There's an omnipresent epidemic in music journalism. Male music writers - who make up the large majority - are fucking terrible at writing about women. "Songbird" and "Songstress" are a couple of the most infuriatingly patronising nouns that get carelessly thrown around, whereas "fierce" is an almost always gendered adjective that dudes use to downplay women who reject their patriarchal ideals.

Pragmatically, there's a really disheartening tendency for men to reinforce Male Gaze when reviewing shows that don't exclusively feature dudes (or, if you want to be a dickhead, ones that showcase "all-female bands"). The one word that really gets these tirelessly entitled Writer Bro type characters going, though, is "sassy". Do you identify as non-male and play rock music? If so, some white guy has probably sat in a high-end coffee chain listening to Miles Kane and called you a "sassy female songstress" or some toxic bullshit. It too often gets dismissed as pedantic, yet this form of grossly gendered music commentary systematically keeps women with guitars as a cute novelty, forty years after The Slits. It's an issue that needs tackling head-on and from both sides, which is why we need Liverpool psych-punks Queen Zee and the Sasstones - who feature in this month's Psych Out with their stunning debut, alongside a bunch of other mesmeric releases, mostly debuts.

Queen Zee and the Sasstones - Hate Male

Fronted by the sonically shape-shifting Zach Jones (AKA Queen Zee), 'The Sasstones are essentially a fourteen-legged, visceral caricature of all the needlessly gendered music writing that plagues us - and they're on a mission to reclaim. "Another empty apology / another night of misogyny" muses Zach as the blazing, noise-ridden guitars of 'Sissy Fists" prepare for one last scathing aural assault. Most members of the band have played in various projects as recently as this year, including noise, hardcore, punk and psych bands - and this EP feels like an unforgiving but totally worthwhile collision of all those things, pinned beneath a heavy social-political consciousness. Our generation has been almost entirely apathetic towards politics in its art, and so for a band like Queen Zee and the Sasstones to come leaping into Liverpool's DIY scene is super exciting, and it's not hard to believe that Hate Male could be the start of something big.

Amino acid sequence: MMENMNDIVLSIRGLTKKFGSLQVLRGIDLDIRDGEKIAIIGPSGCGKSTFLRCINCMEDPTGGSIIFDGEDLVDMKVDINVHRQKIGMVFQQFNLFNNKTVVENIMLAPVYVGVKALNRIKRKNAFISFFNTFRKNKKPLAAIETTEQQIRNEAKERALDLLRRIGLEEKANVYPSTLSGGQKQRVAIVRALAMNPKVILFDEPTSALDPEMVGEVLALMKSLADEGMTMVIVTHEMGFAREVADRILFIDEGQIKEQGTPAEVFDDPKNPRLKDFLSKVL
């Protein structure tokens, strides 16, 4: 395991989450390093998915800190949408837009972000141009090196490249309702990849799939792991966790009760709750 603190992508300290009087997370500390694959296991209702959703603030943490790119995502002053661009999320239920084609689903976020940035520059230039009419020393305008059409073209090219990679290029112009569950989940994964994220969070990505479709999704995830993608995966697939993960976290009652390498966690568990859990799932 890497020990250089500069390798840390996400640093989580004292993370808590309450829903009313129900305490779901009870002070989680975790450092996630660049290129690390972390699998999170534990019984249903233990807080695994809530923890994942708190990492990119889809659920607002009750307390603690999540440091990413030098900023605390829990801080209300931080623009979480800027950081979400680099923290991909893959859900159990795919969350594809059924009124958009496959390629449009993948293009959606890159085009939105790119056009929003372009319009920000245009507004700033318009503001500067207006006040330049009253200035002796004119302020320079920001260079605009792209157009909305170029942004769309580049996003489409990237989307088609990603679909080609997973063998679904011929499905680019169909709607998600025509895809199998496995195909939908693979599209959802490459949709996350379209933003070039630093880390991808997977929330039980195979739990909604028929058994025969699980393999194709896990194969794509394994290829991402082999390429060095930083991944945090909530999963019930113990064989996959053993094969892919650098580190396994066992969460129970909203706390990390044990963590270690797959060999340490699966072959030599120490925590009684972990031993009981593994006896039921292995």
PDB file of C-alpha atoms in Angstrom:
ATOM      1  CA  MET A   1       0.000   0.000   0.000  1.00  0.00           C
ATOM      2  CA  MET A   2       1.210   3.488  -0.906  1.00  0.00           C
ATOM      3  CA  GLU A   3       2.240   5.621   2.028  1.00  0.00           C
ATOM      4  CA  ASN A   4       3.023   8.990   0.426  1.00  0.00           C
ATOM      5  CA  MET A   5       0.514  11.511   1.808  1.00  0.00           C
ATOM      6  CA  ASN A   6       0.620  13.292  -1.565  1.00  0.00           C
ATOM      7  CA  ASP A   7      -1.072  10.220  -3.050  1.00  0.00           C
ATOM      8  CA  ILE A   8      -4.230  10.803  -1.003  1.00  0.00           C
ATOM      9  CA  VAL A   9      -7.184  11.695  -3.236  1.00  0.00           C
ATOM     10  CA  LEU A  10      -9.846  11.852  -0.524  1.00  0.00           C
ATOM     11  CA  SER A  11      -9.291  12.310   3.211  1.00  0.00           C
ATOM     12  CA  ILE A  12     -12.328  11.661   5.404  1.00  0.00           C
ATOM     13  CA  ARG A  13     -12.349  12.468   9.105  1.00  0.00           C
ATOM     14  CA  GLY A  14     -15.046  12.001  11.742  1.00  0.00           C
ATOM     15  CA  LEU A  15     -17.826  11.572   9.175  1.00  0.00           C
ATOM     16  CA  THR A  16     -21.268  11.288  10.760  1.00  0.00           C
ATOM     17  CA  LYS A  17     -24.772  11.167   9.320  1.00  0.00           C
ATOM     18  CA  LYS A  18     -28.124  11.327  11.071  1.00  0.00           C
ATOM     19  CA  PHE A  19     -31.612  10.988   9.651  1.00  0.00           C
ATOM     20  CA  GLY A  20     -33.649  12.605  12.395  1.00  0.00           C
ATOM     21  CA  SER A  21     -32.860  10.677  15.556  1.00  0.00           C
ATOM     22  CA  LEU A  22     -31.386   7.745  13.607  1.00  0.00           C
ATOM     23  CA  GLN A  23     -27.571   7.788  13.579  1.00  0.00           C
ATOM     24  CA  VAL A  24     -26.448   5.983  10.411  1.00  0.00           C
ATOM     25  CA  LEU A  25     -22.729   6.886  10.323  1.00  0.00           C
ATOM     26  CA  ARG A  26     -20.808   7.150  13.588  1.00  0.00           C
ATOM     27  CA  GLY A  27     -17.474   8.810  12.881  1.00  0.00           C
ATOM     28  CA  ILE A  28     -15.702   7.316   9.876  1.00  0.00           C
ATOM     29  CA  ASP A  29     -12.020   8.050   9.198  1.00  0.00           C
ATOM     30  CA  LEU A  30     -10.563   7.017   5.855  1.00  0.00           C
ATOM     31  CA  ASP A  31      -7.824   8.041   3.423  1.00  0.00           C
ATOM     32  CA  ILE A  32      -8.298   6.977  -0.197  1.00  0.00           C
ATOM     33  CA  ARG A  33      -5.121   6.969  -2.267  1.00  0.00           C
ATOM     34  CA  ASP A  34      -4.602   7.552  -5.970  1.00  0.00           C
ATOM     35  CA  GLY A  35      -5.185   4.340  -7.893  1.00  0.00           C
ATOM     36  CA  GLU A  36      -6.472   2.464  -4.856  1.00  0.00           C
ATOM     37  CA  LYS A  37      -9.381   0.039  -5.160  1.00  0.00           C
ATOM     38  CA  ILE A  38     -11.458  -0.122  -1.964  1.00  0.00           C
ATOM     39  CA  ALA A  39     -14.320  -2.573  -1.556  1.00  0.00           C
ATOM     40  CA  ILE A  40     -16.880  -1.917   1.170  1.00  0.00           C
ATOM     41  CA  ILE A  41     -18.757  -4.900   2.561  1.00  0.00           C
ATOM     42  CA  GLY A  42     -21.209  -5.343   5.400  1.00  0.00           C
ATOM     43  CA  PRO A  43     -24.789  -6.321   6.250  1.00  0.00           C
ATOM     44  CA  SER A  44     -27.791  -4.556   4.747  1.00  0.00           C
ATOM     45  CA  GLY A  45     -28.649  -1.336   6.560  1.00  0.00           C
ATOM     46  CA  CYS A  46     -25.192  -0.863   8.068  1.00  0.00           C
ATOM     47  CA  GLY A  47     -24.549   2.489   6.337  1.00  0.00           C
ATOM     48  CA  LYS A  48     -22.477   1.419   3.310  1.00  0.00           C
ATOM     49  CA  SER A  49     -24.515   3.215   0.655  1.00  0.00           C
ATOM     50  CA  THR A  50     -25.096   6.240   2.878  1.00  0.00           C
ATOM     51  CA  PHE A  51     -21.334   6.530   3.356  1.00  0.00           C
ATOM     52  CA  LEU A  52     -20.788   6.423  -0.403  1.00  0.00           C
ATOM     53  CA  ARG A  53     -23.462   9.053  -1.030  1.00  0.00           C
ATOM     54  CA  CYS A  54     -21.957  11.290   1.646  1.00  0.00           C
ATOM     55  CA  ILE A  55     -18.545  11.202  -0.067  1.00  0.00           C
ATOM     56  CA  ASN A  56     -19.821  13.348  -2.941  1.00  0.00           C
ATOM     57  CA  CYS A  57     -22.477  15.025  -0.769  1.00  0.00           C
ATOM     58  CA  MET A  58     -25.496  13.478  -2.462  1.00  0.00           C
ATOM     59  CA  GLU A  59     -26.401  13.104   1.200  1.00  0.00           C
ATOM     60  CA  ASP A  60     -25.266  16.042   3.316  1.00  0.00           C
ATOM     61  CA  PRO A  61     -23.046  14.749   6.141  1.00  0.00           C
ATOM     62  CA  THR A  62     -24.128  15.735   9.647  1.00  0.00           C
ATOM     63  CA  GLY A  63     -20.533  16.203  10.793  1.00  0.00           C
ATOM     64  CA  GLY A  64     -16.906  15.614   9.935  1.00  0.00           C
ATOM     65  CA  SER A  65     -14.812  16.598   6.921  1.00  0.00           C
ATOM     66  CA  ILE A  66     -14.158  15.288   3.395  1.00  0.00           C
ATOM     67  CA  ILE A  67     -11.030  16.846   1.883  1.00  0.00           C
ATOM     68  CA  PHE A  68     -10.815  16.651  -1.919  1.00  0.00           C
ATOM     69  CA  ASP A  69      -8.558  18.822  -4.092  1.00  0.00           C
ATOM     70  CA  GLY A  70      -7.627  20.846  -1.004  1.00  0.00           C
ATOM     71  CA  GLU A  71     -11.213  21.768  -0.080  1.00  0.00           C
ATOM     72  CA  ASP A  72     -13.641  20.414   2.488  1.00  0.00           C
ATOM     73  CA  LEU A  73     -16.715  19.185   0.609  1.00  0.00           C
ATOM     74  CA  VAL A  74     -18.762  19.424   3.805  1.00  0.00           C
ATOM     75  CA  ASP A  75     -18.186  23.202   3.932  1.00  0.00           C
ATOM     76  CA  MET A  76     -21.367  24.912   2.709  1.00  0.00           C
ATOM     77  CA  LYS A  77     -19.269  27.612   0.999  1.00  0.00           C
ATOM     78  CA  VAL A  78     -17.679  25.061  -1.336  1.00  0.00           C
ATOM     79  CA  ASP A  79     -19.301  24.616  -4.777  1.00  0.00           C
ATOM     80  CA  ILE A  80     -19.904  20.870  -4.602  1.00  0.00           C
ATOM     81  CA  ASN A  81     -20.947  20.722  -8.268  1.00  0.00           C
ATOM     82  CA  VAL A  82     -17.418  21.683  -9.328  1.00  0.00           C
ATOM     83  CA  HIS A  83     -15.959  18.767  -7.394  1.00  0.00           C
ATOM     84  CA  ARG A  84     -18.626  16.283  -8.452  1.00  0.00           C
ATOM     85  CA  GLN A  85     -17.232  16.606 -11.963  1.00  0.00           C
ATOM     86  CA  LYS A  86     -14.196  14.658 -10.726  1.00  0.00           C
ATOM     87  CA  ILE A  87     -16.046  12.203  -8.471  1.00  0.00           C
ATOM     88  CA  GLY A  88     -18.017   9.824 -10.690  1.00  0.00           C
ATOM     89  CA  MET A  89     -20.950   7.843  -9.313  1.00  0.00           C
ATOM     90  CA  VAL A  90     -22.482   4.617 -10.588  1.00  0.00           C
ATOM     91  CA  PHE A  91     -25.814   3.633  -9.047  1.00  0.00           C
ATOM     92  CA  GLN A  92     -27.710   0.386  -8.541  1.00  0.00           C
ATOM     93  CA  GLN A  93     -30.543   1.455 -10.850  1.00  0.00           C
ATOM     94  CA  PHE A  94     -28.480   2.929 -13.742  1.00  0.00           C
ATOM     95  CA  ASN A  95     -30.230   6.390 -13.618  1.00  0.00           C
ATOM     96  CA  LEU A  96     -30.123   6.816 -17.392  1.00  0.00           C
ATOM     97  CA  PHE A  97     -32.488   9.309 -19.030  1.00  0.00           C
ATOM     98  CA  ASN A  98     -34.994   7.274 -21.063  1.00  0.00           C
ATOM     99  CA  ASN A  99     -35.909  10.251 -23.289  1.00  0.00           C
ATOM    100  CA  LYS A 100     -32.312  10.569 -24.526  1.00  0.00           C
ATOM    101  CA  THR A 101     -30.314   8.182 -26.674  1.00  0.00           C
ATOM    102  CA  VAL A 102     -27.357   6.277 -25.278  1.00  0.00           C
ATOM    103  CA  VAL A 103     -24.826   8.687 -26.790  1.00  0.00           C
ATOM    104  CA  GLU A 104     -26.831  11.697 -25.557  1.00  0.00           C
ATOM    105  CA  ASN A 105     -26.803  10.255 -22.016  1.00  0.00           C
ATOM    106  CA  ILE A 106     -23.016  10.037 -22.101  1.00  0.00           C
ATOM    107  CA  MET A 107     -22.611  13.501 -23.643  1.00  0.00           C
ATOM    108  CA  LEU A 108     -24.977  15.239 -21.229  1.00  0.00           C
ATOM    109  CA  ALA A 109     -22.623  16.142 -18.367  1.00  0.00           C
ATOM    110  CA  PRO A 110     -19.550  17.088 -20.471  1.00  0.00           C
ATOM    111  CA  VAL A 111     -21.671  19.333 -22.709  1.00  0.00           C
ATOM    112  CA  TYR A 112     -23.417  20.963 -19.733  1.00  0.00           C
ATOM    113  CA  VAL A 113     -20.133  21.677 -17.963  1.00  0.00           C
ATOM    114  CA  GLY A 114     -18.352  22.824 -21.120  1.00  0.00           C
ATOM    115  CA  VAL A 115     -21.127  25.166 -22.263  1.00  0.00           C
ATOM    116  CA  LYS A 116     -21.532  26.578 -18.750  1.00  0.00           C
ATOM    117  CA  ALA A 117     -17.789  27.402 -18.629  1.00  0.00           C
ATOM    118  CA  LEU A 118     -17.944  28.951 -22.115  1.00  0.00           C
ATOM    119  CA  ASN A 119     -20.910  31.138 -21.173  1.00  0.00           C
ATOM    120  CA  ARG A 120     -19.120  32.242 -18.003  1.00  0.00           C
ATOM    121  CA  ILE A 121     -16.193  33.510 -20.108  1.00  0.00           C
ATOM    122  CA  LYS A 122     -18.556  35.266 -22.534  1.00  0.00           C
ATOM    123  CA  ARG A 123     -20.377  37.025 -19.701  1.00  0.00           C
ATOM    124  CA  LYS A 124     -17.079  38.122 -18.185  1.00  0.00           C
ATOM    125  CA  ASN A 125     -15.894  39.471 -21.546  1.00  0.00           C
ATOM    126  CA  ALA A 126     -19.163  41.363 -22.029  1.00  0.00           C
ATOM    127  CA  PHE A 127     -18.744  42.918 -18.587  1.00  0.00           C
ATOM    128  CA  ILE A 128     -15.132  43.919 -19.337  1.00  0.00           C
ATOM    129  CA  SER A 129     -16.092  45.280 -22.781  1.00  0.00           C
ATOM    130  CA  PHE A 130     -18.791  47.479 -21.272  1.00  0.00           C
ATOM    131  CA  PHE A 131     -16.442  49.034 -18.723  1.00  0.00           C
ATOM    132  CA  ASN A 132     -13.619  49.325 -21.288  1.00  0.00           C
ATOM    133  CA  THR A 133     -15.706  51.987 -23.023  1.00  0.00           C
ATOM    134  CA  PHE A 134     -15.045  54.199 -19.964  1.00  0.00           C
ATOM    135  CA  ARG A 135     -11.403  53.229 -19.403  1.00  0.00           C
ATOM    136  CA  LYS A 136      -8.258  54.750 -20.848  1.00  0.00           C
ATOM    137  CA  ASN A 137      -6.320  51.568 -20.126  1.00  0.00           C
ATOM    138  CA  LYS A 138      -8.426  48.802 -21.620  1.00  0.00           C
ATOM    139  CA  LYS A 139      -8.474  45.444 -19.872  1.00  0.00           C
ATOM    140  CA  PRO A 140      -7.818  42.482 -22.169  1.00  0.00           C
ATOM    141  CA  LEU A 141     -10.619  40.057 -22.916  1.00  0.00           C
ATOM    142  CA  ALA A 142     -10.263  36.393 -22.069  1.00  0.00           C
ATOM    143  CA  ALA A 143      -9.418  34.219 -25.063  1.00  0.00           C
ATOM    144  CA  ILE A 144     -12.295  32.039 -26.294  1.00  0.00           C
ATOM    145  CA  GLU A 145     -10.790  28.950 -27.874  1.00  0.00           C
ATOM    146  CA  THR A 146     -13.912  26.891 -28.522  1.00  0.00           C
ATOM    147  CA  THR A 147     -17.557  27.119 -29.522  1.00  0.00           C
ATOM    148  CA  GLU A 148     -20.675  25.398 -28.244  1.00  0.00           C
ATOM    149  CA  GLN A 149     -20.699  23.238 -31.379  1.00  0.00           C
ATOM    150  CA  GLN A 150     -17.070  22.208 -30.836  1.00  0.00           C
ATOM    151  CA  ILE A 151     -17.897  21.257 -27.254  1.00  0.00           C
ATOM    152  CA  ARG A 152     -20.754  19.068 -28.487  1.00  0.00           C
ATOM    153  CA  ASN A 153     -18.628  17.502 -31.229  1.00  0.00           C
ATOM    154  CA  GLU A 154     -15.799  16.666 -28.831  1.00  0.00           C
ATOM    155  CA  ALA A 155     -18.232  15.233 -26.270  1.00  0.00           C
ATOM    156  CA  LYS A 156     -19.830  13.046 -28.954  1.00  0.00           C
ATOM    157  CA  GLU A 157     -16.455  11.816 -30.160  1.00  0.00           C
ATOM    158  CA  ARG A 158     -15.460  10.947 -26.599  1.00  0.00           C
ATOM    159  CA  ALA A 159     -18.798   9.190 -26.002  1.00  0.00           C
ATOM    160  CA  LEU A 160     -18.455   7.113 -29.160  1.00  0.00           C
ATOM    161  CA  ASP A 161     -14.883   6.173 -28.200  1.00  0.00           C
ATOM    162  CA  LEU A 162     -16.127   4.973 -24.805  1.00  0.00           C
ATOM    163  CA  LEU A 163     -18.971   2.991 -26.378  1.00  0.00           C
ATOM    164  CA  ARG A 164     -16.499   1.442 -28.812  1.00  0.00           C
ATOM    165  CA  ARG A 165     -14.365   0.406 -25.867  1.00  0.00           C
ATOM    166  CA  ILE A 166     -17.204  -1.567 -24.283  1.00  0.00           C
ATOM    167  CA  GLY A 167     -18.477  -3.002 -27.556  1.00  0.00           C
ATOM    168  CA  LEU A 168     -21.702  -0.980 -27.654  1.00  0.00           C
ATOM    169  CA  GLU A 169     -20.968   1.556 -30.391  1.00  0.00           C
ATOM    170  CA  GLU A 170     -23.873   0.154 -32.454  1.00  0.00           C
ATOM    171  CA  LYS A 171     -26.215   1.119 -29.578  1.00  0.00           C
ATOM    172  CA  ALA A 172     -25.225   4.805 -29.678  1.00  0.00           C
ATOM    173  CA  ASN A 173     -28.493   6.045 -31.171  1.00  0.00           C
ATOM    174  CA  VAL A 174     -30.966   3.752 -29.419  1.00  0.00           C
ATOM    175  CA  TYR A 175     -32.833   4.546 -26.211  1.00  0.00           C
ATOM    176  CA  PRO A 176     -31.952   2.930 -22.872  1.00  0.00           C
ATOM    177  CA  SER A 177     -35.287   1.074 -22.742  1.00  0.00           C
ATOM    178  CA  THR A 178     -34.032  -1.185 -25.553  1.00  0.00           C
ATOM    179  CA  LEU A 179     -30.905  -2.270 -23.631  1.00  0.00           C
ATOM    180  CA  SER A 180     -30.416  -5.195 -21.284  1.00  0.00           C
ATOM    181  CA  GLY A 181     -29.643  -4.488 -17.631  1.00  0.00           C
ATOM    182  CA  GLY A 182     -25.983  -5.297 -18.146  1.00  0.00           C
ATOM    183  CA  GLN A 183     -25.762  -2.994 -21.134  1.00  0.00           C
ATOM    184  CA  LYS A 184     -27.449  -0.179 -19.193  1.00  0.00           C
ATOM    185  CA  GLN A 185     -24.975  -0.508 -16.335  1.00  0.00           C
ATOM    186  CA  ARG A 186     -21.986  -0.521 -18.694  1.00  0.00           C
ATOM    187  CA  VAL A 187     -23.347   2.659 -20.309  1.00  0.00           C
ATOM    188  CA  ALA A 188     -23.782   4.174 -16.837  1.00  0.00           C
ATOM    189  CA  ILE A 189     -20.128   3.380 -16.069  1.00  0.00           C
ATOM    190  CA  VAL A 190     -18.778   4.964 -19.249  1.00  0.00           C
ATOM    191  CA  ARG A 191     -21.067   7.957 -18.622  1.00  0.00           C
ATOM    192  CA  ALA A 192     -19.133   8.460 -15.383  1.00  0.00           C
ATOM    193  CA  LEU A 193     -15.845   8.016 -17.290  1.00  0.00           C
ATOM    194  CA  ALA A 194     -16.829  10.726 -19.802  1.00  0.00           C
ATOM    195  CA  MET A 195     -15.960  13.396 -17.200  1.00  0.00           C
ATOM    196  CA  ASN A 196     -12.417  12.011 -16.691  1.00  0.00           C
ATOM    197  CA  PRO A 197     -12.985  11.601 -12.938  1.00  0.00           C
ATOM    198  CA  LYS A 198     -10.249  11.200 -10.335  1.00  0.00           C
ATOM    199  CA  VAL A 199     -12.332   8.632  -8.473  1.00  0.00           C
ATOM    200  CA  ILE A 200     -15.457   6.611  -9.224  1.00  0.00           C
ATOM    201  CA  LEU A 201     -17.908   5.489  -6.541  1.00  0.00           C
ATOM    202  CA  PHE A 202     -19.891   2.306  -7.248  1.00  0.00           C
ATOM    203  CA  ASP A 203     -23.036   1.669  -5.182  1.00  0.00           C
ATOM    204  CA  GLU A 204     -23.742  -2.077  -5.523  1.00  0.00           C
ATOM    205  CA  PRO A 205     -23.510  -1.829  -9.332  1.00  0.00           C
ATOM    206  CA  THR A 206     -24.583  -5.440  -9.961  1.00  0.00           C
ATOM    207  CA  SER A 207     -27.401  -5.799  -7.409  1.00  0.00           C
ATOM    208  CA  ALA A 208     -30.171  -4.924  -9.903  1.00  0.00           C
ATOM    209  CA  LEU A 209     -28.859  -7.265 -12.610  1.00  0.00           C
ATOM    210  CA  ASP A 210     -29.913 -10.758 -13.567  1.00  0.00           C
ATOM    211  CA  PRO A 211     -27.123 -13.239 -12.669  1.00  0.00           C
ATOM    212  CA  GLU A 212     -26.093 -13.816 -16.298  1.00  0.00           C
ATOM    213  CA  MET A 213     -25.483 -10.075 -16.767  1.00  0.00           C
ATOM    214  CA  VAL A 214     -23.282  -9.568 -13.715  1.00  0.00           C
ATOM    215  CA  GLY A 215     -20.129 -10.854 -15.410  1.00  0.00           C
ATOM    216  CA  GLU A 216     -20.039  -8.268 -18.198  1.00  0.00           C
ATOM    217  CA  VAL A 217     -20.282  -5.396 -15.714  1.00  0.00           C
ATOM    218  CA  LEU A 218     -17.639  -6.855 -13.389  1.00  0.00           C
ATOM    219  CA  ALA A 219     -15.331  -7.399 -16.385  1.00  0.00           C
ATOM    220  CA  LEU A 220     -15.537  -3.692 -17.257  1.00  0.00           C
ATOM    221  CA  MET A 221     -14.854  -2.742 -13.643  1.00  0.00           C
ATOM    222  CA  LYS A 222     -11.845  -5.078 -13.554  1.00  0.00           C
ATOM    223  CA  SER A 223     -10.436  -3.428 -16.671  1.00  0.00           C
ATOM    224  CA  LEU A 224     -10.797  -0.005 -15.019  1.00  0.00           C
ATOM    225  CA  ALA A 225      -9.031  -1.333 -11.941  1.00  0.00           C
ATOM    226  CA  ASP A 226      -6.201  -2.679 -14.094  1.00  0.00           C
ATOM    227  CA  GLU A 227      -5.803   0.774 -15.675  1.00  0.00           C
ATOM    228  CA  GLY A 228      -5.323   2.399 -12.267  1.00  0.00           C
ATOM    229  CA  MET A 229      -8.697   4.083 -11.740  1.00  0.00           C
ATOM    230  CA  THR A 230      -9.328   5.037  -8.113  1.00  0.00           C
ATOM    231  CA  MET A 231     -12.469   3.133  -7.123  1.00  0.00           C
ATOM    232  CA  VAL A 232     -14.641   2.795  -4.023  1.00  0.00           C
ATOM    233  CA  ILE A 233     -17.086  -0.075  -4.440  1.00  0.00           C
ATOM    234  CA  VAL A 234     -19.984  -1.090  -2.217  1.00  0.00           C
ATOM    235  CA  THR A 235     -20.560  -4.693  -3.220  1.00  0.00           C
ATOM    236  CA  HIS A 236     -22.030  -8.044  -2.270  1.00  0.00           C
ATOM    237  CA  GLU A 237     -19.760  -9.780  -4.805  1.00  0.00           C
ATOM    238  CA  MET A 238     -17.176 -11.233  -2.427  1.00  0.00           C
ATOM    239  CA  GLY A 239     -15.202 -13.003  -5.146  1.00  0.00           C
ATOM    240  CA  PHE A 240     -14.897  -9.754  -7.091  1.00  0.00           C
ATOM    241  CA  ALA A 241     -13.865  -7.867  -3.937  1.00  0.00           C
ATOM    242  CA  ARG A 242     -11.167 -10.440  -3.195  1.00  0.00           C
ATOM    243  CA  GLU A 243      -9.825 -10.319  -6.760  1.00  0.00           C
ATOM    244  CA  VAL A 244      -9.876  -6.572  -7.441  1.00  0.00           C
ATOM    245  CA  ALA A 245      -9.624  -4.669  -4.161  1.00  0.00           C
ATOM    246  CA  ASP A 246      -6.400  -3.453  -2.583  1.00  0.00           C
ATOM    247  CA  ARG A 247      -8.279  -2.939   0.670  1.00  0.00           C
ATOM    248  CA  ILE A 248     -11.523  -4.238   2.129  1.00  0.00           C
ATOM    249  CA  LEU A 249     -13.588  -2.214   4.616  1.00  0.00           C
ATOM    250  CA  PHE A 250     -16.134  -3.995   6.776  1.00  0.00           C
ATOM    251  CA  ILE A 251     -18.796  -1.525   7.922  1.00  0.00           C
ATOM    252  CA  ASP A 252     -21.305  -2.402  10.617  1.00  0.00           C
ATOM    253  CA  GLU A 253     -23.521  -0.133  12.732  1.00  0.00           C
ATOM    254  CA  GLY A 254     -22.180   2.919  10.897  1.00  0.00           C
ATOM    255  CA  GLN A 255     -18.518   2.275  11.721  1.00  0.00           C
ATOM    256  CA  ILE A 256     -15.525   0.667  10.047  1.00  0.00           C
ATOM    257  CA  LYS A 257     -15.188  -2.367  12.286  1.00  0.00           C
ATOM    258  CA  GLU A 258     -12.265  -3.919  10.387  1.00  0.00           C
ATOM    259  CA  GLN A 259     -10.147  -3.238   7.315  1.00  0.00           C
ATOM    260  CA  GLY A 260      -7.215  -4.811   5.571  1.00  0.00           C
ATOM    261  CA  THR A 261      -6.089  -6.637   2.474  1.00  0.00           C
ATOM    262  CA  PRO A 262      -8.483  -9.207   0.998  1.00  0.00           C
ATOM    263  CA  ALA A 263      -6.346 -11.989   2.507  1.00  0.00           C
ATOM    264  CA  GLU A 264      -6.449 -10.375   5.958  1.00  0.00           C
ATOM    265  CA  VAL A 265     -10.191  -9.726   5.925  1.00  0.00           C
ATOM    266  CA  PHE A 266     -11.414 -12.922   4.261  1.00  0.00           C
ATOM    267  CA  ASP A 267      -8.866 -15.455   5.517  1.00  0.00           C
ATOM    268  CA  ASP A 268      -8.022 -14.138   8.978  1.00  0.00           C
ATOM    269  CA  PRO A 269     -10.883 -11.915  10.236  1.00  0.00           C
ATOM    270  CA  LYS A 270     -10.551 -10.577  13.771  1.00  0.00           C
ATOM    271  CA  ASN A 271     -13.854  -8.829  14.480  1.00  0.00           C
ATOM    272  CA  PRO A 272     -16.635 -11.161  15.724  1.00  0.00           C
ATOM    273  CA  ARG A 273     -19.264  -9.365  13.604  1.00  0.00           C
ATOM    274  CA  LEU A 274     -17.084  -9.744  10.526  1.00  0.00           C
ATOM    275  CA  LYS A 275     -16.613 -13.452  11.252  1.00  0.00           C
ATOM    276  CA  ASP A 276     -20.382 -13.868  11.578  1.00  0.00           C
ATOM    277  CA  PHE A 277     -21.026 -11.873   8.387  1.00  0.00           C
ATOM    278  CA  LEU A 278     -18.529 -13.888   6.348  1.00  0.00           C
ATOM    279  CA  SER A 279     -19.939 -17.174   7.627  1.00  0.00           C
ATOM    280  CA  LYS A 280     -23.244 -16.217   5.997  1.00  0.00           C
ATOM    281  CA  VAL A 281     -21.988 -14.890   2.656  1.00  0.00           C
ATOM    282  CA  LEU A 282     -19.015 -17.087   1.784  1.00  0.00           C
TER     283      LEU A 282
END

JC Flowers - Driving Excitement and the Pleasure of Ownership

Around this time last year, Pond's unmistakable frontman Nick Allbrook penned an essay entitled 'Creative Darwinism: Pretty Flowers Grow in Shit', essentially detailing how a lack of musical culture in his native Perth had always been an aid to his creativity, rather than a hindrance; London-based psych pop collective JC Flowers have found beauty in silence too. Formed of musicians that cut their teeth in bands like Novella, Moon Zero and Advert, JC Flowers side-step the bloated city's subversive signifiers and channel their energy into igniting a glistening, harmonic pop melody. The ATP-signed group are at their mesmeric best on 'Spent', with its quietly delivered interpersonal lyrical narrative - recalling the likes of Big Star or Elliott Smith - almost engulfed by an impossibly ornate psych-pop backdrop. It's a stunningly harmonious debut that effortlessly re-kindles psychpoptimism.

Proto Idiot - For Dummies

Garage rock is at its most insufferable when it takes itself seriously. Nearly all post-90s garage rock records with any kind of longevity, those of the same ilk as Thee Oh Sees' Help, have been totally stupid, Manchester upstarts Proto Idiot are exactly that. Their latest effort fruitfully injects infuriatingly catchy rhythm sections and totally childish melodies upon a following that is breaching out beyond the shackles of Manchester's improving but still lacklustre music scene. Proto Idiot don't necessarily want to make records that people will care about in five years time, but they seem to have stumbled across quite some formula.

Magic Potion - Pink Gum

On their debut LP, Stockholm gang Magic Potion churn out a hazy brand of fuzz-fuelled garage pop that embraces melodic structures well beyond their years. Their chiming-yet-lo fi, bright-but-dejected effort is a balancing act of a record that finds the sweet spot more often than not. It embraces a Beach Boys-indebted sweet tooth for melody whilst tackling awkward structures; twisting and turning, cruising and jolting. "There is no love for fuck-ups here" sighs Gustaf Montelius on standout Golden Power, but you can be sure he's not talking about Stockholm's ever-increasing odd-pop roster, which may have just found its magnum opus.